30 Minutes with Quintin Pastrana
30 Minutes with Quintin Pastrana
We caught up with the man behind Library Renewal Partnership, a social enterprise with a mission: to build free libraries throughout the country, offering every community a refuge for creative thinking.
Interview by Chiara de Castro
Photography by Fruhlein Econar
In between running a renewable energy company and reporting as a news anchor, Quintin Pastrana manages to find ways to create libraries around the Philippines. At an early age, the social entrepreneur found solace and freedom for his creative imagination in places like the outdoors and libraries. He would later identify these as third spaces—a concept he proffers to a nation brimming with overpopulation and untapped potential.
FINDING FREEDOM IN LIBRARIES AND THIRD SPACES
The Turkish novelist and 2006 Nobel Prize Winner for Literature, Orhan Pamuk, was once talking about libraries and reading novels, and how all that helps one imagine themselves into being. And to me, there’s no closer definition of what you feel like in a third space—which is the most democratic space. You don’t have to be defined as rich, poor, LGBT, or anything. There’s this idea that your environment shapes your outlook and your thinking, your sense of hope, your sense of aspiration. Some of the greatest minds birthed their masterpieces in the sanctuary of a sacred space, outside in nature or in the solace of a beautiful library: DNA was conceptualized while James Watson and Francis Crick were on a long walk, and Isaac Newton had a breakthrough when an apple fell on his head while he was sitting in a garden; JRR Tolkien, Lewis Carrol, and C.S. Lewis all found inspiration to write their works within the gardens and libraries of Oxford. So that fertile corner is because of these third spaces where people can imagine themselves into being and create their best work.
Here in the Philippines, especially in the urban areas, our nature is pretty much decimated. The next best thing [for that third space as a refuge] is a quiet space. But in an informal settler area, where a family of five has to fit in a 30-square meter hovel, you don’t have that. So the urgency and exigency of a third space becomes even more acute. Having been diagnosed with a learning disability [ADD] and discovering that I was able to channel this in the refuge of a third space, in nature and libraries, where my imagination could be free, I felt the need to share that experience with other people, especially back home.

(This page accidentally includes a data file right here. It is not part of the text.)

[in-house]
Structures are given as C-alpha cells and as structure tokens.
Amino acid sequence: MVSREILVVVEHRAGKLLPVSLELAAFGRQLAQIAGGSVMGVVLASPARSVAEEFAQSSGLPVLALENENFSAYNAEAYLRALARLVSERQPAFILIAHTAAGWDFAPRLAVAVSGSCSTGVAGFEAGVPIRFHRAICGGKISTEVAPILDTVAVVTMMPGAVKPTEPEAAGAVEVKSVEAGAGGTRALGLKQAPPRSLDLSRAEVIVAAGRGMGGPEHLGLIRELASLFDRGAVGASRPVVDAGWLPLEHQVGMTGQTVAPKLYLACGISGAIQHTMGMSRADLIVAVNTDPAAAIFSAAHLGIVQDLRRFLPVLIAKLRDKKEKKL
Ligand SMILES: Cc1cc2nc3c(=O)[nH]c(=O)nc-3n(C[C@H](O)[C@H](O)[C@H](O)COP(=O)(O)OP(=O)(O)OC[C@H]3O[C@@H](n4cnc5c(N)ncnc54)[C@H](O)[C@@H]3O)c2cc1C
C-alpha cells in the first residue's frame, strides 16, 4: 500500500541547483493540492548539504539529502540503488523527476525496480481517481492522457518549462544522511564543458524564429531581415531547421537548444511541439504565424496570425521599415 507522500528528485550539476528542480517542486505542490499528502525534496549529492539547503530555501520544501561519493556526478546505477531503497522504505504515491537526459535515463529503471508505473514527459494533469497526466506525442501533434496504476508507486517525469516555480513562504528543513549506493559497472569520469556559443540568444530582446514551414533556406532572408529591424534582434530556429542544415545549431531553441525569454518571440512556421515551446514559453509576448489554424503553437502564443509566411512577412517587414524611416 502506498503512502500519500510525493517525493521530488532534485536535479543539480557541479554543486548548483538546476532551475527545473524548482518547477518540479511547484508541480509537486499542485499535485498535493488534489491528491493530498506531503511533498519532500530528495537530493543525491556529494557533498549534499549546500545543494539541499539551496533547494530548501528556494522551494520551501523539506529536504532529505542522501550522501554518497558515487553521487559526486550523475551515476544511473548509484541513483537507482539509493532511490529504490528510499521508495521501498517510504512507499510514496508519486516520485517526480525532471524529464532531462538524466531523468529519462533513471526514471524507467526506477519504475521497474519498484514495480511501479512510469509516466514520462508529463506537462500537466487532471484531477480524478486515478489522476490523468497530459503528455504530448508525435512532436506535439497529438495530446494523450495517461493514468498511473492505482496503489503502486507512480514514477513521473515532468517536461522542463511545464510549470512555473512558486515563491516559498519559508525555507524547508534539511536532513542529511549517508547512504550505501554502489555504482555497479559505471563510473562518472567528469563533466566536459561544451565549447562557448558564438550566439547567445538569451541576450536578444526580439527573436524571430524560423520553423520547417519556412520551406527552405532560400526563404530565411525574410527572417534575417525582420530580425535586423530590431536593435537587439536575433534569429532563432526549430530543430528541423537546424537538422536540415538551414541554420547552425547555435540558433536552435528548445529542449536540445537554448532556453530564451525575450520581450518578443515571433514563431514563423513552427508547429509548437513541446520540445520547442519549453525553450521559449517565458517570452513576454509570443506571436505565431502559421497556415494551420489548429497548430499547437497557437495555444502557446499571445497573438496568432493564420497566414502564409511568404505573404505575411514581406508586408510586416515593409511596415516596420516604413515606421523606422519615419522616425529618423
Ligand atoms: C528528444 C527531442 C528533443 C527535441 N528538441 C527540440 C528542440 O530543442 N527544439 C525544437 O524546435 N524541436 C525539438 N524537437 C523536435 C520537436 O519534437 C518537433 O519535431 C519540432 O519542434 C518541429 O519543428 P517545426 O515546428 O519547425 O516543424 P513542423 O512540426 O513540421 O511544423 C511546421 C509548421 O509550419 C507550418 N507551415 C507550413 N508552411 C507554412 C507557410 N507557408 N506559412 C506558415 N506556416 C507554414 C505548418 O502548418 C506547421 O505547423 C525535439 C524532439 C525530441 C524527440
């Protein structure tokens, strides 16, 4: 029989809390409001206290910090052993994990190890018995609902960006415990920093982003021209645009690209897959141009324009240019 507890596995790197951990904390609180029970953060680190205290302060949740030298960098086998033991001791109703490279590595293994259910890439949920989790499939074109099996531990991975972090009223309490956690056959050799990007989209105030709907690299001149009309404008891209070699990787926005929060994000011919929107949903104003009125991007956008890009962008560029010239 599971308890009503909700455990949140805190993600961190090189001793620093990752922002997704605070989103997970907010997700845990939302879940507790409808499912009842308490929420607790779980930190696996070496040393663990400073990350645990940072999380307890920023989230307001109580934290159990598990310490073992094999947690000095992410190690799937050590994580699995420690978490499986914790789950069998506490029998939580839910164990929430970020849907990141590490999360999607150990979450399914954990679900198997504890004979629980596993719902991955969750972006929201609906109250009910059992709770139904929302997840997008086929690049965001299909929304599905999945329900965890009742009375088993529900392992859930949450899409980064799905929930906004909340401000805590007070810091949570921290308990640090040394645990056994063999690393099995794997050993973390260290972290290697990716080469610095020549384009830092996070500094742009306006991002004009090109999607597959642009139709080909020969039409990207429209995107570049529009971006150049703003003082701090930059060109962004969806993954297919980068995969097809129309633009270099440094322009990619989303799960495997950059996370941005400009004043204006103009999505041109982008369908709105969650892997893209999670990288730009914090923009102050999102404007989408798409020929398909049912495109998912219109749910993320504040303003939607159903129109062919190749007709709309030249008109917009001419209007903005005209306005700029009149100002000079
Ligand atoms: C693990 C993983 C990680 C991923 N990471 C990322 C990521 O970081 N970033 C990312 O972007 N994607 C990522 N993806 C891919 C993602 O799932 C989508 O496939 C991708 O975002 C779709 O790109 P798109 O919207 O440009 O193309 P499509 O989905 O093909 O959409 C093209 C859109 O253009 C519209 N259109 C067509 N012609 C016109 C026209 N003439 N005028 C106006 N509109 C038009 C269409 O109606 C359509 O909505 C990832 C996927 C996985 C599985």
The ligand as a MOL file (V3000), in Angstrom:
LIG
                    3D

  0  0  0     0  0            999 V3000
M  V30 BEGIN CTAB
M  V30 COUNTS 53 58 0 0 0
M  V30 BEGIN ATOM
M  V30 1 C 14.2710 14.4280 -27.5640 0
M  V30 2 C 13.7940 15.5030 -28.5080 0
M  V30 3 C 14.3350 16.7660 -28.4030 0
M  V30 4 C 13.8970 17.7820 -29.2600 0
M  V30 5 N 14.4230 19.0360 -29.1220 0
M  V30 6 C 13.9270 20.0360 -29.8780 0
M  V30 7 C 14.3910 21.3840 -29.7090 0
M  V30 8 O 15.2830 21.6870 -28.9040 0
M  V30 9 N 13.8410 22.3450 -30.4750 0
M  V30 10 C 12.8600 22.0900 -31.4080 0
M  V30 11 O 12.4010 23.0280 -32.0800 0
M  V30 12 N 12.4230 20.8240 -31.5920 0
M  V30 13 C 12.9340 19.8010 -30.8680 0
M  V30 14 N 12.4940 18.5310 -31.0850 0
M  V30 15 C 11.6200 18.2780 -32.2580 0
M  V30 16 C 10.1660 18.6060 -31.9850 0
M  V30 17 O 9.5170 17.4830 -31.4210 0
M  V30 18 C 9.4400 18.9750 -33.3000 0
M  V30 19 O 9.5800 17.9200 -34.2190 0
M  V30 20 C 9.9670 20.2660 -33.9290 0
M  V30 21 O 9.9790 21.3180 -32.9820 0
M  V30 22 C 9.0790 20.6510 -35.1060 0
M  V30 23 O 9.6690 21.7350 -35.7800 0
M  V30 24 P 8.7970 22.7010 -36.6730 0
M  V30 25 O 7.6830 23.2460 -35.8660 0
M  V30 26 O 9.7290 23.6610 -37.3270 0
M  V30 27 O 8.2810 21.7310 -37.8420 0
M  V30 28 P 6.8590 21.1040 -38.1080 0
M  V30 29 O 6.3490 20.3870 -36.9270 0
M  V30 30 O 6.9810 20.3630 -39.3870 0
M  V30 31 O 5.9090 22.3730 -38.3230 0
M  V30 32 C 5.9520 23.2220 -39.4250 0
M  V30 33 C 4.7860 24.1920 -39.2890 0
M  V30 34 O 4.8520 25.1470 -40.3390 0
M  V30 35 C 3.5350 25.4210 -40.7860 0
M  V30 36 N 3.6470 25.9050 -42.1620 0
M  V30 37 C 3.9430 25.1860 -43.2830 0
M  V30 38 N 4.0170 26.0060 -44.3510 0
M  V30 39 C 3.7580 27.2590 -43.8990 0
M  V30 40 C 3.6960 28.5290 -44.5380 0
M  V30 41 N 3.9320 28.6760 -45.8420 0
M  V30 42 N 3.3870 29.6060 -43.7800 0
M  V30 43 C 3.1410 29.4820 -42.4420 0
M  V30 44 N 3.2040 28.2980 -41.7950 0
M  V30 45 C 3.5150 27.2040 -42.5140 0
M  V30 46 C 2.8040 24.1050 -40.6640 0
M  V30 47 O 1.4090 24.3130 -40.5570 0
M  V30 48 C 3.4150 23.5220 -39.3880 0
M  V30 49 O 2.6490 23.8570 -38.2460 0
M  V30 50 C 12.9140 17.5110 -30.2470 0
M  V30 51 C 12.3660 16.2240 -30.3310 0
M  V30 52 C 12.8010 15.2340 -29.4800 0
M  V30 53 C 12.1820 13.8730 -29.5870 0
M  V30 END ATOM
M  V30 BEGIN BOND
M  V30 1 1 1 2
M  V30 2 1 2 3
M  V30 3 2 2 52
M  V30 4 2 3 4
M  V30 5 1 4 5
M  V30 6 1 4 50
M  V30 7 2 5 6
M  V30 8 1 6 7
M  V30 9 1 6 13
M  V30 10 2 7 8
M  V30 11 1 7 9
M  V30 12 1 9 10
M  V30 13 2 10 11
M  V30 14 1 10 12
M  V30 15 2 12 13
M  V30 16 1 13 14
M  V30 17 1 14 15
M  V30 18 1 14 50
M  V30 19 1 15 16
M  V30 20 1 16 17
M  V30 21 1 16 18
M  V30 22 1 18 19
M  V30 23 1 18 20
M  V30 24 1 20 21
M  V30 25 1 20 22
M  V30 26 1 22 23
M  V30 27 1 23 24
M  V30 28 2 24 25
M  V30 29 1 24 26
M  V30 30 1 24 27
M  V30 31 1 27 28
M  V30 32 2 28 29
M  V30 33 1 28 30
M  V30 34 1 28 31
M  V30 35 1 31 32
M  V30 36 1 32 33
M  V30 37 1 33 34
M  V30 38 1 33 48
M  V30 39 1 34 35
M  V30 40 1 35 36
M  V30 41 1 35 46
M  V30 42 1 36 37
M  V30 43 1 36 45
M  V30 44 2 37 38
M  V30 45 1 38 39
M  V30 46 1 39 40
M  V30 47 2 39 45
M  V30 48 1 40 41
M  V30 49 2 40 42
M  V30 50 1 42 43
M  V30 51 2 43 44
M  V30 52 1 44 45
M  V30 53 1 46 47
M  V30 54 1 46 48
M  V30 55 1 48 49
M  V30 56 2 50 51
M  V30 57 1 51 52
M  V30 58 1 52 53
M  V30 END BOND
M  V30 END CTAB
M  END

THE GOVERNMENT’S ROLE
Our first library was in my hometown in Kalibo, which was close to my heart because that’s where my family is from and my great grandmother was a librarian. We went through many trials and errors, but we made it work. We tried roadside libraries, daycare libraries, and we found that the ones with local government support are the most sustainable ones. So we are deeply rooted in the community because we have a local partner. In Marawi, we now have 10 libraries in a span of five months, all because we have a logistical partner, we have great donors, we have a strong social media presence, and this urgency to help Marawi rebuild before it backslides into another conflict zone. We have never had to close a library; in fact, they have all grown and that’s because the community takes ownership. We have a very simple formula to make it work that people can take up, build on it, and call it their own.